Along the Atlantic Coast, the Space Coast of Florida is best known for the Kennedy Space Center. The area is a great day trip for Orlando visitors who are looking for the closest beach as well. There’s plenty more to this stretch of the Sunshine State. Here are some things to do on the Space Coast with plenty of insider tips on lodging, dining, nightlife, attractions and shopping.
Only 35 miles east of Orlando, Florida’s Space Coast makes a great day trip for visitors who have already been to the Big Mouse. But for the full experience, plan a longer stay and explore the juxtaposition of nature and culture that make this coastal area special.
The 72-mile stretch of Atlantic coastline includes the cities of Titusville, Cocoa, Merritt Island, Cocoa Beach, Melbourne and Palm Bay. My exploration centered on Cocoa Beach and Merritt Island, but there’s plenty more to see. Secret spots and great values are just beneath the surface, and I scratched through to find all sorts of new experiences.
It began with a reservation at Beach Place Guesthouses (321-783-4045), a wonderfully secluded boutique hotel set several miles south of the bustling Cocoa Beach Pier and its big-chain venues.
The room was a splurge for me, but was well-priced for the area. It quickly became apparent that my money was well spent. Nestled among thick sea grapes at 1445 S. Atlantic Ave., the guesthouses were extremely private and tranquil. French doors off my dining area opened onto a small courtyard with direct beach access. When they say steps from the beach, they mean it.
Rates range from $210 to $400 per night depending on the season and your room choice, but most hover around $250. Even during peak winter season, visitors can reserve an oceanside retreat for as little as $210 per night – an incredible deal for comfortable lodging this close to the beach. All rooms have full kitchens, a feature I love for saving money on meals.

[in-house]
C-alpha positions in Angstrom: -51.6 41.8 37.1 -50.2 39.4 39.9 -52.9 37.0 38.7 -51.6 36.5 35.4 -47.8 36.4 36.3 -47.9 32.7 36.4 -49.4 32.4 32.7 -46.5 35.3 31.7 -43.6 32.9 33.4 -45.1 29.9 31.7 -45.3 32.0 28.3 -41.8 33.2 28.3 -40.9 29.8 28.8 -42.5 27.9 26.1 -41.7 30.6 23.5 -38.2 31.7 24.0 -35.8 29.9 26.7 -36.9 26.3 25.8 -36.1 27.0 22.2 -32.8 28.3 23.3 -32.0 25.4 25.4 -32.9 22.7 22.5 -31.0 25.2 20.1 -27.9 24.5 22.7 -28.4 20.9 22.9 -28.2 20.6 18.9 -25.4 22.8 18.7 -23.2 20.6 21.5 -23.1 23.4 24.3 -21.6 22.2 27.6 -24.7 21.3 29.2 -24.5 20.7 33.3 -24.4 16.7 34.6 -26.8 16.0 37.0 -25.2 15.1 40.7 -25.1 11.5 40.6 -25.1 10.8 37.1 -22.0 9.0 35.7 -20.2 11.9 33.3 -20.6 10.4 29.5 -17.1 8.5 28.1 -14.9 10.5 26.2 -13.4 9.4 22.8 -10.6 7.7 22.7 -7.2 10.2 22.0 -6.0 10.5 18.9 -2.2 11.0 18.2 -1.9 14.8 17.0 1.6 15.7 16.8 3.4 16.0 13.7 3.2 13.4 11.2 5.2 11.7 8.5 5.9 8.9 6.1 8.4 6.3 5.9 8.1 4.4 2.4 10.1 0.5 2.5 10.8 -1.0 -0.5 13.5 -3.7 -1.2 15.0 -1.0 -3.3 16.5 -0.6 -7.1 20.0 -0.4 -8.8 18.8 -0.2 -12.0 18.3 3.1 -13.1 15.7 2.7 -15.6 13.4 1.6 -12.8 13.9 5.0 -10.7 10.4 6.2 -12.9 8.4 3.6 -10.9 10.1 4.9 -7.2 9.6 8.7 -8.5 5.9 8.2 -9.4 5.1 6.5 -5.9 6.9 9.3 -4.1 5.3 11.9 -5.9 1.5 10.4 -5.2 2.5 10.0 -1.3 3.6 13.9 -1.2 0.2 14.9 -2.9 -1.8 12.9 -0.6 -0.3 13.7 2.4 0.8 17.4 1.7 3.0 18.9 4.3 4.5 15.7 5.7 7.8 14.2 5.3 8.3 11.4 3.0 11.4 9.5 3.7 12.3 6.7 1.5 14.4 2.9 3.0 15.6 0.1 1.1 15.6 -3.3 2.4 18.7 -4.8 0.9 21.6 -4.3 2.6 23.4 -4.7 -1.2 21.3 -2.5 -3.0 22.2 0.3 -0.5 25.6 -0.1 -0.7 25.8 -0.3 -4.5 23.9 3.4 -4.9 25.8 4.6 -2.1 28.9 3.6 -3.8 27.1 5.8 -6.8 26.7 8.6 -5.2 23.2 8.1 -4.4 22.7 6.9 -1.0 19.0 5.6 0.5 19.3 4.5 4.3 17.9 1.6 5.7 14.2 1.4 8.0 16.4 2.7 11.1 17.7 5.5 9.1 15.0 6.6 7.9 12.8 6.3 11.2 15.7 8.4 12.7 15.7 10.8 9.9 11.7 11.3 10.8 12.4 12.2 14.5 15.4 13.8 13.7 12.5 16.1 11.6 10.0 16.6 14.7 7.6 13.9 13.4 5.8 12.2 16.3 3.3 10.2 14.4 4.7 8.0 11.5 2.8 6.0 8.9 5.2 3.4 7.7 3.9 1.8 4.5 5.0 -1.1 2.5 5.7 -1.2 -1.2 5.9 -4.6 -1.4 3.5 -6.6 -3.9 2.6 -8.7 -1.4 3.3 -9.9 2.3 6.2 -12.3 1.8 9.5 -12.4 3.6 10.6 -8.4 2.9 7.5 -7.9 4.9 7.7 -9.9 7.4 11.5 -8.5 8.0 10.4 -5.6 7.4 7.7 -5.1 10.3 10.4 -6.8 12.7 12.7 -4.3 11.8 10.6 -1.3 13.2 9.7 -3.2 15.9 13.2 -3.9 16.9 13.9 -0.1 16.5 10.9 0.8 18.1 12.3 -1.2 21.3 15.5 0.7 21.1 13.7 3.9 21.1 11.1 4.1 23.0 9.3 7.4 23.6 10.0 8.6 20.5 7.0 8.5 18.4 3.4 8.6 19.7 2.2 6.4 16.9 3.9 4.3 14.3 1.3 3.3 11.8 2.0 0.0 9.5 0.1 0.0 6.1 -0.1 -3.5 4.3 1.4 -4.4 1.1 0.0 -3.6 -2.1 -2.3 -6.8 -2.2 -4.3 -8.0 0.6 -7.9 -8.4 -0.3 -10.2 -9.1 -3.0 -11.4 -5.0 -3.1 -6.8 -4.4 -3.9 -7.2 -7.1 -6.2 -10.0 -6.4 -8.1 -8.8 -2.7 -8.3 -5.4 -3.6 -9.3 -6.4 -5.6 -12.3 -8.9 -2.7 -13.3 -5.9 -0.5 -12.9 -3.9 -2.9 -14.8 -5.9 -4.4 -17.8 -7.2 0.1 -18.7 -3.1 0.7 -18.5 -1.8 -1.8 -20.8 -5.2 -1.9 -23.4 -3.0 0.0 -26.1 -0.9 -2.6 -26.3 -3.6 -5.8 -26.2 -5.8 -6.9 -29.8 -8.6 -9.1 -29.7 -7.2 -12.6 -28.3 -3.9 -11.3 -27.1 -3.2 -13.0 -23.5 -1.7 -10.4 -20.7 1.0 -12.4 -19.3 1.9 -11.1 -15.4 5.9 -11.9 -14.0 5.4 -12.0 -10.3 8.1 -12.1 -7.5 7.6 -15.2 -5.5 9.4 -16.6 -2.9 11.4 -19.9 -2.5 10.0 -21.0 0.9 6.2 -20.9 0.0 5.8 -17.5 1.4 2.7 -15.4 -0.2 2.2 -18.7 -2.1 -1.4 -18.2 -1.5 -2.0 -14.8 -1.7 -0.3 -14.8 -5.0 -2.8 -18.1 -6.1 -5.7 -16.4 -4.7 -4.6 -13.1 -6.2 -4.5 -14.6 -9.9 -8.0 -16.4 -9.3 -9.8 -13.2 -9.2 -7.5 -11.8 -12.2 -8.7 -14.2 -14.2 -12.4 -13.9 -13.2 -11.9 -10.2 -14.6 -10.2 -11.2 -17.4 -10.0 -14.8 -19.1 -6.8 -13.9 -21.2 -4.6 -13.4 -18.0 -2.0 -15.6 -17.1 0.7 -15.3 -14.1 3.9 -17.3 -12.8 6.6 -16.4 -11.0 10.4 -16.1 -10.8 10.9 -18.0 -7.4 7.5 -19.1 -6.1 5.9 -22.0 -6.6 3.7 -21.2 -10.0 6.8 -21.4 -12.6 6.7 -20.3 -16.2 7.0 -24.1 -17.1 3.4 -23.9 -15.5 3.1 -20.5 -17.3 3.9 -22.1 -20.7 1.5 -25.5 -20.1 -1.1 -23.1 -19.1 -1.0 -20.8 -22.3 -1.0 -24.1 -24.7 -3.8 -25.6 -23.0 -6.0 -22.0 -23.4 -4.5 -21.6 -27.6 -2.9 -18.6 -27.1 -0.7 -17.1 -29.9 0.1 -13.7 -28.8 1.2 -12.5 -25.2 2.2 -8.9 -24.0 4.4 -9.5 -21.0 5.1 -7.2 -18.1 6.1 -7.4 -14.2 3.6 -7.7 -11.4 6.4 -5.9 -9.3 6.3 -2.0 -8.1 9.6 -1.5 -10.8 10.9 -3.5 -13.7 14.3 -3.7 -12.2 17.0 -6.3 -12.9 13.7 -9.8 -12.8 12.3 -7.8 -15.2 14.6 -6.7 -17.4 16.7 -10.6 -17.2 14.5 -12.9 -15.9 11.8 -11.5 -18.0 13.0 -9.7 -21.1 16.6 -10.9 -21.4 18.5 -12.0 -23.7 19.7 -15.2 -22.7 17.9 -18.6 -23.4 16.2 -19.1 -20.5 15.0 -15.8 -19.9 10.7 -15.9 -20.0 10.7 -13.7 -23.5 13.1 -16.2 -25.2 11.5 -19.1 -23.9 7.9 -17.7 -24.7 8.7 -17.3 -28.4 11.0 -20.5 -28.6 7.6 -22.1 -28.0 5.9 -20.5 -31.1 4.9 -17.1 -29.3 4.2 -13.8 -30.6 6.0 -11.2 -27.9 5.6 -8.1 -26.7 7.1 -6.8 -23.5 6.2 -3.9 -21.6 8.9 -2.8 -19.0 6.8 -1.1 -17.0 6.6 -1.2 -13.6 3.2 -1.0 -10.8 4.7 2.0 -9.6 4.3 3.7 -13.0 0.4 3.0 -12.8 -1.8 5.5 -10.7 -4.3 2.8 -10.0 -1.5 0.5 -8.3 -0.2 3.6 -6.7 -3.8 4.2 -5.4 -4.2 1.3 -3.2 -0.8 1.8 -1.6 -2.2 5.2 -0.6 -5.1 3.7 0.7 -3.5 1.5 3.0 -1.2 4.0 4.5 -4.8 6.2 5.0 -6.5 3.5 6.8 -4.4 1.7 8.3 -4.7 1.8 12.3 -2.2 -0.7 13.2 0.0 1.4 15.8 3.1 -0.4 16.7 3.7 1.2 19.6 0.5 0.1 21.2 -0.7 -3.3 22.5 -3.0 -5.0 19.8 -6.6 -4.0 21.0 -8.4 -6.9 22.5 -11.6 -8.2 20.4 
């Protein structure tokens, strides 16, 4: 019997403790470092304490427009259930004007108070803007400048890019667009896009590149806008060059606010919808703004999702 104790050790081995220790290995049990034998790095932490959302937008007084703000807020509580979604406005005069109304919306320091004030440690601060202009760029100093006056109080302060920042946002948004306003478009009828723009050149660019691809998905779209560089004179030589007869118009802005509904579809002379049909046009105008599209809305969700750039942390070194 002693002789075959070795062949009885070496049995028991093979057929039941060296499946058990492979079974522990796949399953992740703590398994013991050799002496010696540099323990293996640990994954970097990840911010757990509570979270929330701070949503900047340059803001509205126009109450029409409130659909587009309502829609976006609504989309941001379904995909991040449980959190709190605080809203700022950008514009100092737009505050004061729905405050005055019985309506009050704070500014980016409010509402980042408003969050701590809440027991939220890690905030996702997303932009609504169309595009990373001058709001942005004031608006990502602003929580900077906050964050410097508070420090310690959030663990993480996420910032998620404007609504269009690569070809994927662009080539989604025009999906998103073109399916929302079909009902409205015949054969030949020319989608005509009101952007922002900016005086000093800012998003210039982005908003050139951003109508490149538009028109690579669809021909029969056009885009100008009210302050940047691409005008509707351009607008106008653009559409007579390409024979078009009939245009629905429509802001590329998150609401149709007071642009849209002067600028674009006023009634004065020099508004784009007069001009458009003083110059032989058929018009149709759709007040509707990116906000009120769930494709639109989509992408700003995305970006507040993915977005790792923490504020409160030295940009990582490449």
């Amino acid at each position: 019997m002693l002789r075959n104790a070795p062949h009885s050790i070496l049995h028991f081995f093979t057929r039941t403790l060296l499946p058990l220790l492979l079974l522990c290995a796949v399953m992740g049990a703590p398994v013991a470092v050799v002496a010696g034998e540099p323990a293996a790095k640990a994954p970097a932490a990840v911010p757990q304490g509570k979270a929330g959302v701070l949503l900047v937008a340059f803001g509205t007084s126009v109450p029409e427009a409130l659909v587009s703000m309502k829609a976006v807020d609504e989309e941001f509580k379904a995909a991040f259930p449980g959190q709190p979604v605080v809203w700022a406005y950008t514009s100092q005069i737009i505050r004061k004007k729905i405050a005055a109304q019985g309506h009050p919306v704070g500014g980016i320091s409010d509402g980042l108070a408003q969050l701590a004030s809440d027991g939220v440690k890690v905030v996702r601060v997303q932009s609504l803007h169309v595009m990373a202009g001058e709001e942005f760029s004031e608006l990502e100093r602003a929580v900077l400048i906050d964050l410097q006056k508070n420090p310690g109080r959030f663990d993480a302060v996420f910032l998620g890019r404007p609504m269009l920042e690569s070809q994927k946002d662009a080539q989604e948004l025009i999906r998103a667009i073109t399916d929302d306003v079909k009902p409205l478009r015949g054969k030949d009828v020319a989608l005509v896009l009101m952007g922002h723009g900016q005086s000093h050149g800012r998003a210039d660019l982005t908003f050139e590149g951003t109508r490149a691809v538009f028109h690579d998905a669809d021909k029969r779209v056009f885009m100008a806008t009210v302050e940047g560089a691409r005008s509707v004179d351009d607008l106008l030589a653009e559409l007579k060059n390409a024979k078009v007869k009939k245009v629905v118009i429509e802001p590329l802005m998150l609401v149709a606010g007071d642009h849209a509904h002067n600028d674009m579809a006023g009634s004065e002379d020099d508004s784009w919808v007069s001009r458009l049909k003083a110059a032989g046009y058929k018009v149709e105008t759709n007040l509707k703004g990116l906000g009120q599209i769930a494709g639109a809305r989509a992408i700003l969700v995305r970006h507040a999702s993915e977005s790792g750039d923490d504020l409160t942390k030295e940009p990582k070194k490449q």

Owners Joseph Paulus and Hernando Posada take real pride in their place, giving each room a personal artistic touch. I was welcomed with loads of friendly suggestions on where to eat and what to do. I can’t recall the last time I had such attentive service at a hotel.
Eats in the Florida Space Coast
I usually like to begin my beach vacations with a simple meal and a stroll on the beach. Florida Space Coast cities such as Palm Bay, Titusville and Rockledge host weekly and monthly farmer’s markets where fresh baked goods, gourmet jellies and farm produce are sold in abundance. It’s the perfect place to pick up a quick breakfast before heading out to the shore.
My friendly hoteliers recommended Simply Delicious for a leisurely morning meal. This cute café at 125 N. Orlando Ave. was packed with patrons during my Saturday morning visit. I soon found out why – my breakfast quiche was incredibly rich and delicious, with a flaky butter crust. Ingredients were fresh, my server was friendly and the price was right. They even placed a curly straw in my iced latte. Too cute.
I noticed several customers being greeted by name on their way into the café, so it’s definitely popular with locals. The decadent dessert brunch, a smorgasbord of homemade six-layer cakes and pastries, was almost impossible to resist. But being already stuffed from breakfast, I made a mental note to return for a take-home snack.
As it turns out, the Space Coast is rife with international fare. I also discovered Roberto’s Little Havana Restaurant (26 N. Orlando Ave., Cocoa Beach), another reliable spot serving reasonably priced Cuban specialties in a casual atmosphere.
The Heidelburg Restaurant at 7 N. Orlando Ave. serves up Zagat-rated German delights. Their menu is decently priced for the area, with lunches from $8 to $15 and dinners around $11 to $34. I would be eating well on this trip.
The Florida Space Coast is probably best known for the Kennedy Space Center, located in Cape Canaveral, and NASA’s launch headquarters that hosts tours and exhibits at its Visitor Complex. (Fun fact: You may have noticed that the Space Coast telephone area code is 3 … 2 … 1. Blast off!)
Space Center admission is $43 plus tax for adults and $33 plus tax for children 3-11 years. Included in admission is not only a visit to Kennedy Space Center Visitor Complex, but also the U.S. Astronaut Hall of Fame.